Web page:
« PredošláPokračovať »
and blood, really present under the appearances of bread and wine, be made a matter of historical inquiry, the truth of it may be easily ascertained by the evidence of historical testimony. The establishment of Christiany in all countries was a great public fact.
The establishment of Christianity consisted in the establishment of the belief and profession of the doctrines, and of the reception and observance of the precepts and institutions of Christ. Every Christian will surely give credit to the Apostles for having introduced into all countries, where they established Christianity, the very same doctrines, precepts, and institutions, that they had received from Christ himself. The Apostles could all say, what St. Paul said of himself, when he shewed the Corinthians what authority he had for instructing them in the doctrine of the Eucharist: 'I have received of the Lord that which also I delivered to you.' (1 Cor. xi. 23.)
“ As there could be no contradiction or inconsistency in what they received from Christ, the Apostles must have uniformly delivered and established the same in all places. Hence, by ascertaining what religious doctrines and institutions were uniformly taught and established in all nations by the Apostles, or by Apostolic teachers instructed and sent by them, we come to the certain knowledge of the doctrines and institutions of Christ. What those were which were uniformly
delivered and established by the Apostles in all nations, where they established Christianity, may be shown by historical evidences, attesting what religious doctrines and sacred rites have constantly and uniformly been professed and observed through all ages from the beginning, by all Christian Churches founded by the Apostles, or by men deriving their mission from Apostolic authority. So that if, on inquiry, it be found that the same religious doctrines and ordinances have been uniformly professed and observed in all Christian countries, for eighteen, or at least were, for fifteen centuries, and that no later origin of the introduction of these doctrines and ordinances can be assigned, than the first establishment of Christianity in those countries, in some of which it was established by the Apostles themselves, surely this must be admitted as a most convincing proof that these doctrines and ordinances are the same as the Apostles delivered, and as they had received from Christ himself.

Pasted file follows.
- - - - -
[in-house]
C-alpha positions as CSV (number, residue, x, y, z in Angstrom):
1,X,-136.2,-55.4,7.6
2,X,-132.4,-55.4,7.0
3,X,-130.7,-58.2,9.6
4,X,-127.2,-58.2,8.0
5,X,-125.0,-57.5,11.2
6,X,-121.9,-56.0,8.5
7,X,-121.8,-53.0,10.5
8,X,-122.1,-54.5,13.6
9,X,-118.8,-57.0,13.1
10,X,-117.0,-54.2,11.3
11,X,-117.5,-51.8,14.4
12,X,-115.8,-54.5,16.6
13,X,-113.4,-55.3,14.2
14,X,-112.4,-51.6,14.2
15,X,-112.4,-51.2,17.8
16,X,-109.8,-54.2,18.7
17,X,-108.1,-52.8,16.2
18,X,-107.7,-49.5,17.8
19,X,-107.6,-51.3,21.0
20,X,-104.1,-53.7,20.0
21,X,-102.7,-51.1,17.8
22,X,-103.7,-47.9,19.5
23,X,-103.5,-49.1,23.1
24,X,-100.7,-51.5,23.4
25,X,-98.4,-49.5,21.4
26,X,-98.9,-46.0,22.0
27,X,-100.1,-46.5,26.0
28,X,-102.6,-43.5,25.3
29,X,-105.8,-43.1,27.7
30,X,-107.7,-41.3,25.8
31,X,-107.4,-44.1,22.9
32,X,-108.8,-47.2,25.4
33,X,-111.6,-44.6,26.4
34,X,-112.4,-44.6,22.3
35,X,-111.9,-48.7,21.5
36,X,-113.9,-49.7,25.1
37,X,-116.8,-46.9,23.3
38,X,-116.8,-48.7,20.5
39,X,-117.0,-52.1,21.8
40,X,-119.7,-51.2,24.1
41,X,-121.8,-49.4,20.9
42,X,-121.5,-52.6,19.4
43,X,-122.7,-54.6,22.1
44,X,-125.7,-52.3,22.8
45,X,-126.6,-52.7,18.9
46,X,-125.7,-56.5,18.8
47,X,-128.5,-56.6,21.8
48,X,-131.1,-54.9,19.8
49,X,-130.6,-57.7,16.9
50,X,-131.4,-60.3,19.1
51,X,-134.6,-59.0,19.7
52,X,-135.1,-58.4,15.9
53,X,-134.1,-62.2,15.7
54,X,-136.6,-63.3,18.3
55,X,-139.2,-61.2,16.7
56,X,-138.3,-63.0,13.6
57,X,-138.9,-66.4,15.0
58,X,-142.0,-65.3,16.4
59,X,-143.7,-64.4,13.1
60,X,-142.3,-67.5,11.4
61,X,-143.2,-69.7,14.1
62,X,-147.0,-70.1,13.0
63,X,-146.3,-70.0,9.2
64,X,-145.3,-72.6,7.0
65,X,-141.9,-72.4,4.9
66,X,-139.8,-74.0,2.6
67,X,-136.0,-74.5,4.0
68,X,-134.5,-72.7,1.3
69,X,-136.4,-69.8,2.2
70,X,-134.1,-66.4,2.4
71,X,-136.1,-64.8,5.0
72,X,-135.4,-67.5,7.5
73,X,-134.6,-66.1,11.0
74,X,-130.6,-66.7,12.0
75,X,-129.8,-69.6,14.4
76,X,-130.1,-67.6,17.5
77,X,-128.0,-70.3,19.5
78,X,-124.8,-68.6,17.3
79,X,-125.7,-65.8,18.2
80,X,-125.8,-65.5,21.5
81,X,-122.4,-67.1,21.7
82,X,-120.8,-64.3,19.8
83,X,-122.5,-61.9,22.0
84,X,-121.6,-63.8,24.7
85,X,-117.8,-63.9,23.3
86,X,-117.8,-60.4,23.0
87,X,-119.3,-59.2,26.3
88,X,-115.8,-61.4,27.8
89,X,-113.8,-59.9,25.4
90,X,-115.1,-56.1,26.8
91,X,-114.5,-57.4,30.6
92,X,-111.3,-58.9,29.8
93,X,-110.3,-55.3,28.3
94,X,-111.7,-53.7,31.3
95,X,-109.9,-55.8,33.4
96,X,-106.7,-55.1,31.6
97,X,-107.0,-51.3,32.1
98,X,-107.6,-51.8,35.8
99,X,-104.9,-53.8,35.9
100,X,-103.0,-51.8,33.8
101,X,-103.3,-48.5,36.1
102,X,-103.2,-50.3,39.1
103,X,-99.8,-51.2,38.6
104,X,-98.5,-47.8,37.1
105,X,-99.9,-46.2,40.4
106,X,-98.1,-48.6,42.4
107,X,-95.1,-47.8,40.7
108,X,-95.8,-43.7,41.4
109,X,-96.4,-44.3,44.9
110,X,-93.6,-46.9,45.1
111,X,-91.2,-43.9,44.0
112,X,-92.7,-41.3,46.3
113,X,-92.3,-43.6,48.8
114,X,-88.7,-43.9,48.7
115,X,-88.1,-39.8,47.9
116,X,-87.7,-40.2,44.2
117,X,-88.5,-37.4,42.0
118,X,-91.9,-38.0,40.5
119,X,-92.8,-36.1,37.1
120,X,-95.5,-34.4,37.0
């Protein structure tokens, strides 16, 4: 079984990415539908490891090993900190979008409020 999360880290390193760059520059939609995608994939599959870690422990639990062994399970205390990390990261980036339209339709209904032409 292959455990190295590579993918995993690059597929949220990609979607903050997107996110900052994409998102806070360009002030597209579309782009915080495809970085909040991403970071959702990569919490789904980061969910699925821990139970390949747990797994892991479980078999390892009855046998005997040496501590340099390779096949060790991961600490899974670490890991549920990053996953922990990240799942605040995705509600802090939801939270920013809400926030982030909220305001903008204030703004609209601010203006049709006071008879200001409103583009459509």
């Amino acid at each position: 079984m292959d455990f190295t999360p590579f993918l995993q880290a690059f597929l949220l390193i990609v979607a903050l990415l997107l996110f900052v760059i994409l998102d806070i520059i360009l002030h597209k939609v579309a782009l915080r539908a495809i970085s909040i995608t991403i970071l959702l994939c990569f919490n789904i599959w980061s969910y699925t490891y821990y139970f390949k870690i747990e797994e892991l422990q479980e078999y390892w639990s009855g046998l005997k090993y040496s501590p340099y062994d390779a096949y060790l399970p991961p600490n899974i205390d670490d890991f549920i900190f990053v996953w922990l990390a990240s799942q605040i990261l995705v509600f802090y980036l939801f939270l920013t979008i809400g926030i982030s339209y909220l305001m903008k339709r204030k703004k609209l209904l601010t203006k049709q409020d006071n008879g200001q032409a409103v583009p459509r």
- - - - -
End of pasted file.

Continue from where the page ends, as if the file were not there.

“ If at any period of the Jewish state proof had been called for, to show that the sacrifice of the Paschal Lamb was instituted by the authority of God, on the eve of the passage of the Israelites out of Egypt, as a constant memorial of that miraculous event, and of the circumstances attending it, would not the historical evidence of the annual oblation of the Paschal sacrifice in the Jewish church, the un
interrupted observance of which rite might be traced back to the time of Moses, serve as an authentic and undeniable testimony of the origin and ends of its institution. If it were required to show that the sacrament of baptism was instituted by Christ, for the remission of sin, and for the other spiritual effects which it is believed to produce; most undoubtedly the uniform and universal practice observed in all Christian churches, in all countries, and in all ages, from the first establishment of Christianity in those countries, of administering baptism as a sacred rite ordained by Christ for those spiritual effects, would be admitted as a strong and legitimate proof, that this sacrament originated in the institution and command of Christ himself. And this ancient and universal practice of all Christian churches, would have the force of an authentic decision of the true meaning of the words of Christ, related in Scripture, concerning the necessity of baptism, by water, for the remission of sin. Could the origin or meaning of any civil law be better shewn, than by the uniform practice of the judges and magistrates in enforcing the observance of it, from the period at which it is supposed to have been made?